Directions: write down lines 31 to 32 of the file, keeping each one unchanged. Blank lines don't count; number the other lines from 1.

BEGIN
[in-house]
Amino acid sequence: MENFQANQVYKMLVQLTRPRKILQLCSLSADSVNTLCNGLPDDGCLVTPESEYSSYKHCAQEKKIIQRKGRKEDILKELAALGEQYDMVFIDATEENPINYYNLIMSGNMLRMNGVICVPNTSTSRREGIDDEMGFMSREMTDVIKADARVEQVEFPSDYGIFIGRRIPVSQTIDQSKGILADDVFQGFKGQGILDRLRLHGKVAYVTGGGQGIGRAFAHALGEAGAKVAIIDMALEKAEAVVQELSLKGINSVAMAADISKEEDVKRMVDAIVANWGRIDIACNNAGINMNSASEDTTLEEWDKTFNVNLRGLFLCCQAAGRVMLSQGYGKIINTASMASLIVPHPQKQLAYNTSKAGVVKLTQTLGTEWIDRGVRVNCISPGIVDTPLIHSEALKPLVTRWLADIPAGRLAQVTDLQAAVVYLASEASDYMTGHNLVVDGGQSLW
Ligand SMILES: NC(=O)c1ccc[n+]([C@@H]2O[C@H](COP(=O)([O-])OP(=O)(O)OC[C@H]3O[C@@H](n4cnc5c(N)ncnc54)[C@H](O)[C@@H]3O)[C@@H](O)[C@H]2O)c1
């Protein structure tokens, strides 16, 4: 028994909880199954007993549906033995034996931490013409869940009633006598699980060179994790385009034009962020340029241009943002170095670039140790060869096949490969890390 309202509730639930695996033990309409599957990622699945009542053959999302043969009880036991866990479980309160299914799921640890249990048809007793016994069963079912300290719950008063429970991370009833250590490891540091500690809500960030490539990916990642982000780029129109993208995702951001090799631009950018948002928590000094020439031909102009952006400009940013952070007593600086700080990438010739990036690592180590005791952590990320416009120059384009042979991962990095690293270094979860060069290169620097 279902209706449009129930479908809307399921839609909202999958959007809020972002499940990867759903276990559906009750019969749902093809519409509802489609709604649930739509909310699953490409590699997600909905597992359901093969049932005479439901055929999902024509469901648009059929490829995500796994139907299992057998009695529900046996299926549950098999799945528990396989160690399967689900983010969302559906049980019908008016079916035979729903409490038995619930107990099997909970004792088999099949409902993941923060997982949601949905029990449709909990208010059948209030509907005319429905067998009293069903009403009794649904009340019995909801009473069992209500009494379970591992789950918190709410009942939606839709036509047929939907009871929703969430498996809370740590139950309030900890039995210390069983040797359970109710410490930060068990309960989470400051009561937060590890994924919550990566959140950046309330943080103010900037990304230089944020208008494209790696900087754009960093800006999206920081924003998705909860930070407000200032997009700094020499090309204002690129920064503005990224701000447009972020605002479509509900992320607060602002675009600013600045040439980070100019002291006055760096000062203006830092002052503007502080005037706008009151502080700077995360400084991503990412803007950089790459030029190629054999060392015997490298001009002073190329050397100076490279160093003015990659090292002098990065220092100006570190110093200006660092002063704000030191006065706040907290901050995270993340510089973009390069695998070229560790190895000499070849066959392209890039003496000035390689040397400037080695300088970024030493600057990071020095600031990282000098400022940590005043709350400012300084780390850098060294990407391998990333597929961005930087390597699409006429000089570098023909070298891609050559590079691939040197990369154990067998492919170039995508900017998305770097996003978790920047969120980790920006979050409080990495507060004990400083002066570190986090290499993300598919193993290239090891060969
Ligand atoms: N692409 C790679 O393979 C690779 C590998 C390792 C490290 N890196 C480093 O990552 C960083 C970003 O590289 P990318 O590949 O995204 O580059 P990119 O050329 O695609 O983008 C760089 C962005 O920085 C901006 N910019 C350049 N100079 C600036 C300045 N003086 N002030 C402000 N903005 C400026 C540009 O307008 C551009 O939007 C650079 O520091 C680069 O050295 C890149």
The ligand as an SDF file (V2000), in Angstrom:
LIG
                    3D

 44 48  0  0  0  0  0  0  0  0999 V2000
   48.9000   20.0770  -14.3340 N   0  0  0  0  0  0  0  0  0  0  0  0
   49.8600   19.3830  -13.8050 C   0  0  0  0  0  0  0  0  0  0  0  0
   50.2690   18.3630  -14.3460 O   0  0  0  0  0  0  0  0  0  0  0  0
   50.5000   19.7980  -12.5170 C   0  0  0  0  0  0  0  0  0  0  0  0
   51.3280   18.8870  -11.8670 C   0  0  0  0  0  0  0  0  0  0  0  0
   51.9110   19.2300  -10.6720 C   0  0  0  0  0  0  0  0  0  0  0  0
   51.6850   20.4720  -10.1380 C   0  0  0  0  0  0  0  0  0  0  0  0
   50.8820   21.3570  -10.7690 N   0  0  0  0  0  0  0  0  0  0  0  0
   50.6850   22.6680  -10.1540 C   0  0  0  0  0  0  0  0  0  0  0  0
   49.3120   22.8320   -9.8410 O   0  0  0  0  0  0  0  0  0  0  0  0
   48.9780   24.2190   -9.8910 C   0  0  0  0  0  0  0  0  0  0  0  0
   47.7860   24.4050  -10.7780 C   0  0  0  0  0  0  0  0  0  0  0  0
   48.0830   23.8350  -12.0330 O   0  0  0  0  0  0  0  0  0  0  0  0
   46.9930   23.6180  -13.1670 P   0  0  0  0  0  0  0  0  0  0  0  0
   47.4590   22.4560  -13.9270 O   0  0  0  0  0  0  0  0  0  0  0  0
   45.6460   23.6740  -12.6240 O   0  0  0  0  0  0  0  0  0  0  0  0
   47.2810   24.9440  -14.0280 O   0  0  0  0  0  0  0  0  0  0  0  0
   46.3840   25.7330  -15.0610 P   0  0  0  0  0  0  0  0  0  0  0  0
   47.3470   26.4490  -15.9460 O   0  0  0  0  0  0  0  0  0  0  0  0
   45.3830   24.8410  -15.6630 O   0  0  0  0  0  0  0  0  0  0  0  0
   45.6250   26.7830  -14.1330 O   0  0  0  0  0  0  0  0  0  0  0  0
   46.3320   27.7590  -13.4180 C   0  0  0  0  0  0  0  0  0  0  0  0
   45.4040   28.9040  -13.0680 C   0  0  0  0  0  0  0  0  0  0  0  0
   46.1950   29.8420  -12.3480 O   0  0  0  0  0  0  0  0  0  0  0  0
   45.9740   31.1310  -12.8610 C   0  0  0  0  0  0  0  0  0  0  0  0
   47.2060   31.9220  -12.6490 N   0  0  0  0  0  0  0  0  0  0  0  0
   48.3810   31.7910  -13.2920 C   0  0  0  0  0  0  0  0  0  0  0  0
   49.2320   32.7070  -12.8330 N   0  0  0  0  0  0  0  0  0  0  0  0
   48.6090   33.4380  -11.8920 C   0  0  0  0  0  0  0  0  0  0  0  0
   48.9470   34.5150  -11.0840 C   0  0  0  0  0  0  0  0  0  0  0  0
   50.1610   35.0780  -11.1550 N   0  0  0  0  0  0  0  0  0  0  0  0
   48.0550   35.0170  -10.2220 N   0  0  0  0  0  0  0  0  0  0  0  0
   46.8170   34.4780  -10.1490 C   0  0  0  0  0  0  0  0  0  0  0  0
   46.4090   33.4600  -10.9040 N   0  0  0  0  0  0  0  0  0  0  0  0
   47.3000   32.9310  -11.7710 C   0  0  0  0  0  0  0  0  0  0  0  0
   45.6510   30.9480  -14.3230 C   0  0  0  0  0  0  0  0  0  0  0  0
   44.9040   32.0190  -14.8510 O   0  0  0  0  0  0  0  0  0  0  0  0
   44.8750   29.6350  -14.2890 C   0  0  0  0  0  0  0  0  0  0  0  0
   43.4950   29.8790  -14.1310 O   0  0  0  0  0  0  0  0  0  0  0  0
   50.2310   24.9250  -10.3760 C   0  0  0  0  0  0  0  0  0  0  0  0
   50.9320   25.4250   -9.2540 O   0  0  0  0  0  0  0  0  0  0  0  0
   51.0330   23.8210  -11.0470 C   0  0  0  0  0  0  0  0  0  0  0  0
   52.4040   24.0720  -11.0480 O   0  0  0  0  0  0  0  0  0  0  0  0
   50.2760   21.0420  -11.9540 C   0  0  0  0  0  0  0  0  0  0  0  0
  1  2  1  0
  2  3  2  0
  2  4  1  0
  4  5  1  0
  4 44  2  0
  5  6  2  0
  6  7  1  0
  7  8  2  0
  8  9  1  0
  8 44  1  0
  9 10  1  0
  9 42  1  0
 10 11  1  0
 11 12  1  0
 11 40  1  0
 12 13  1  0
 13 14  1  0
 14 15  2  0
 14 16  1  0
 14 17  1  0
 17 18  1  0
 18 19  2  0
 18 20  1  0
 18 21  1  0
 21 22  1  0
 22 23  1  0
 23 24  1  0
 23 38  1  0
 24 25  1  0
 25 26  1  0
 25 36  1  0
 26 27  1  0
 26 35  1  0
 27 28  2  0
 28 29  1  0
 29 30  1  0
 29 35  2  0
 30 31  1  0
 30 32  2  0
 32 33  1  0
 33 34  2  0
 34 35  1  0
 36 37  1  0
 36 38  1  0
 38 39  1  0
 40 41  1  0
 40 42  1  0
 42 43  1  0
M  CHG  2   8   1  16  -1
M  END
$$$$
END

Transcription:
   46.3320   27.7590  -13.4180 C   0  0  0  0  0  0  0  0  0  0  0  0
   45.4040   28.9040  -13.0680 C   0  0  0  0  0  0  0  0  0  0  0  0